Questions to ponder: Why is Vermont the first state to make some headway in producing this type of legislation? Will other states follow suit? What would the economic impacts be if all places required labels on products that contain genetically modified organisms? How would that change the agricultural industry?
"[This video] explores the idea Western “cultural invasion” into Saudi Arabia, and satirizes Saudi views of America in the process. The influence of Western, particularly American, culture is a big, touchy topic in much of the world, with people torn between their love of Michael Jackson and their desire to patronize compatriots over foreigners. It’s about national pride and about preserving one’s own culture. For English captions (click the little 'CC' button in the bottom-right corner after pressing play).
Skip to about 3:15 to see the segment on the Western 'cultural invasion' of Saudi Arabia and, appropriately, a very funny bit on attempting a 'reverse cultural invasion' of Saudi cultural in America."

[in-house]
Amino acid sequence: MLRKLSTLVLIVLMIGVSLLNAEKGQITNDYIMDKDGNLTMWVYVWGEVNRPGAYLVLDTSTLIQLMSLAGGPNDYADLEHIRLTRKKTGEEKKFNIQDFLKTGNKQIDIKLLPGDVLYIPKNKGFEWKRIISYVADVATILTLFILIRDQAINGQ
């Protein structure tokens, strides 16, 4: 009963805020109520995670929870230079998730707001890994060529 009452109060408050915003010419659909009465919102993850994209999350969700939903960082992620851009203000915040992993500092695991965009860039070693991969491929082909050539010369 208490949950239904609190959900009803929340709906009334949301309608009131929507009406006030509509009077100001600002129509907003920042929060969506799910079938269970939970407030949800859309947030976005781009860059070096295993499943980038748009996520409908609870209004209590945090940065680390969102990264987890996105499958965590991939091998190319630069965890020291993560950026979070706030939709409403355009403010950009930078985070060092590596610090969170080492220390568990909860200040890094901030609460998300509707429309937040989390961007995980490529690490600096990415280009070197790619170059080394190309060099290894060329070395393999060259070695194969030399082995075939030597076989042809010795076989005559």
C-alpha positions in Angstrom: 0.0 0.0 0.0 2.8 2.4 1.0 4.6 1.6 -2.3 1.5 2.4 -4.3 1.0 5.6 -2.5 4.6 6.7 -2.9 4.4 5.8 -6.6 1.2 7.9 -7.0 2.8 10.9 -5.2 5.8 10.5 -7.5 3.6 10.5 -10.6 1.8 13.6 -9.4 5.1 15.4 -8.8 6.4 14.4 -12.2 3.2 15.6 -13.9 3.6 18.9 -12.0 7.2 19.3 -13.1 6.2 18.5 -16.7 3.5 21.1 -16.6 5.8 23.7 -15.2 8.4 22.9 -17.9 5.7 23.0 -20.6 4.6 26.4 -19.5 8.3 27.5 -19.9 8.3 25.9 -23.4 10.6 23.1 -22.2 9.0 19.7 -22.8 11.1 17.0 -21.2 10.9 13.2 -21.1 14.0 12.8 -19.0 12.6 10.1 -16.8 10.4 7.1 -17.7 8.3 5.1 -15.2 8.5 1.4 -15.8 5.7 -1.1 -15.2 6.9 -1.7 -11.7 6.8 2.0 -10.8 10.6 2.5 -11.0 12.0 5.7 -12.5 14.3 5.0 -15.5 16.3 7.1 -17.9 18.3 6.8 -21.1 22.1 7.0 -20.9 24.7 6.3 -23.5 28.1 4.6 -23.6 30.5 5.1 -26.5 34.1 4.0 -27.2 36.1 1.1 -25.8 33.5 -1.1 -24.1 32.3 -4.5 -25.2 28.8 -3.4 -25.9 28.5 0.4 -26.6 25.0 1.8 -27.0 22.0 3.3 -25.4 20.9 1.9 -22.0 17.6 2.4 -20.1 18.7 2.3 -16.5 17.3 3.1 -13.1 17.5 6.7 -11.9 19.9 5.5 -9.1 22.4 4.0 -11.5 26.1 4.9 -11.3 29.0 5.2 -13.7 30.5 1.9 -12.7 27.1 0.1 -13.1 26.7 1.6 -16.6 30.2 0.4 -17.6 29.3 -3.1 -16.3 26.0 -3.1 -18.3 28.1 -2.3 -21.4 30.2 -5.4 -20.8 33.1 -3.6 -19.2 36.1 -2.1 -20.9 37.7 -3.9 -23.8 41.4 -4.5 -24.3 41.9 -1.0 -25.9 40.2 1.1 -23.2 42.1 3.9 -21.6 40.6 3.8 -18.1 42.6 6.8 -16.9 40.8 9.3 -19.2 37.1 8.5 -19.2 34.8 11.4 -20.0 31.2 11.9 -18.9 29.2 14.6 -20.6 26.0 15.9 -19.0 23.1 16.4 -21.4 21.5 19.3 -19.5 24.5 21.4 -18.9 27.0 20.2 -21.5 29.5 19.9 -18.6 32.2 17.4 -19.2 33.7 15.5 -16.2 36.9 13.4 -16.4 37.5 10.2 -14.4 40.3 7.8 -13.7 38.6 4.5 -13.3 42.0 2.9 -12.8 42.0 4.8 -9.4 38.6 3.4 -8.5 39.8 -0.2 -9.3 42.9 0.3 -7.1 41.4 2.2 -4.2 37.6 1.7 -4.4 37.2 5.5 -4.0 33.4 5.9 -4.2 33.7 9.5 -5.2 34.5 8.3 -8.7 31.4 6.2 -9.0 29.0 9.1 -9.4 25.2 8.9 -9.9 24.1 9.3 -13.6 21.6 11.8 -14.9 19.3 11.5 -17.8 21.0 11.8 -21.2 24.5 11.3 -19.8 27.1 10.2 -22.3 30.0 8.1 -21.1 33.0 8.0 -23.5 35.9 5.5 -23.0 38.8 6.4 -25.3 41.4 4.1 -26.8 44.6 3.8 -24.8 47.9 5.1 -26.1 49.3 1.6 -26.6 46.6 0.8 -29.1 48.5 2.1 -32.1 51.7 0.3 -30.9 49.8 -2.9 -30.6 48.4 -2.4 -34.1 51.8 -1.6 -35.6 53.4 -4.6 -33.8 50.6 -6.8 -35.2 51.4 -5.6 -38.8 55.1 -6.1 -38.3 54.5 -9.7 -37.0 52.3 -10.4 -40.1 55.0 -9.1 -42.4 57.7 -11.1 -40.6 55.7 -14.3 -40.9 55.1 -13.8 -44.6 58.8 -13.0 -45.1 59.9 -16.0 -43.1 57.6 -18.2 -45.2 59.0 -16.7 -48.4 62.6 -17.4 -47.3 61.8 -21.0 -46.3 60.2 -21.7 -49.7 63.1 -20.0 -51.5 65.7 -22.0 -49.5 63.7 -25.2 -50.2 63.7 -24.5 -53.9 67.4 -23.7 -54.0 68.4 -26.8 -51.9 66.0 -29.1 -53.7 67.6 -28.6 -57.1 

Given that Saudi Arabia's government is a strict theocratic kingdom, many people imagine that those ideas and values are representative of the general population and imagine austere and unyielding personalities. This video shows something we ratherly see in the West, local humor from Saudi Arabia that critiques their own cultural institutions.
Here are two shirts are from the Avengers. Both are designed for their children apparel production line, but I don't have to tell you which one is marketed for boys and which one is marketed for girls.
Questions to ponder: How (and why) do companies use cultural ideas and values to market their products? How do companies shape cultural ideas and values? What impact do messages like this have on a society's culture? Do seemingly subtle differences is pop cultural products like this matter?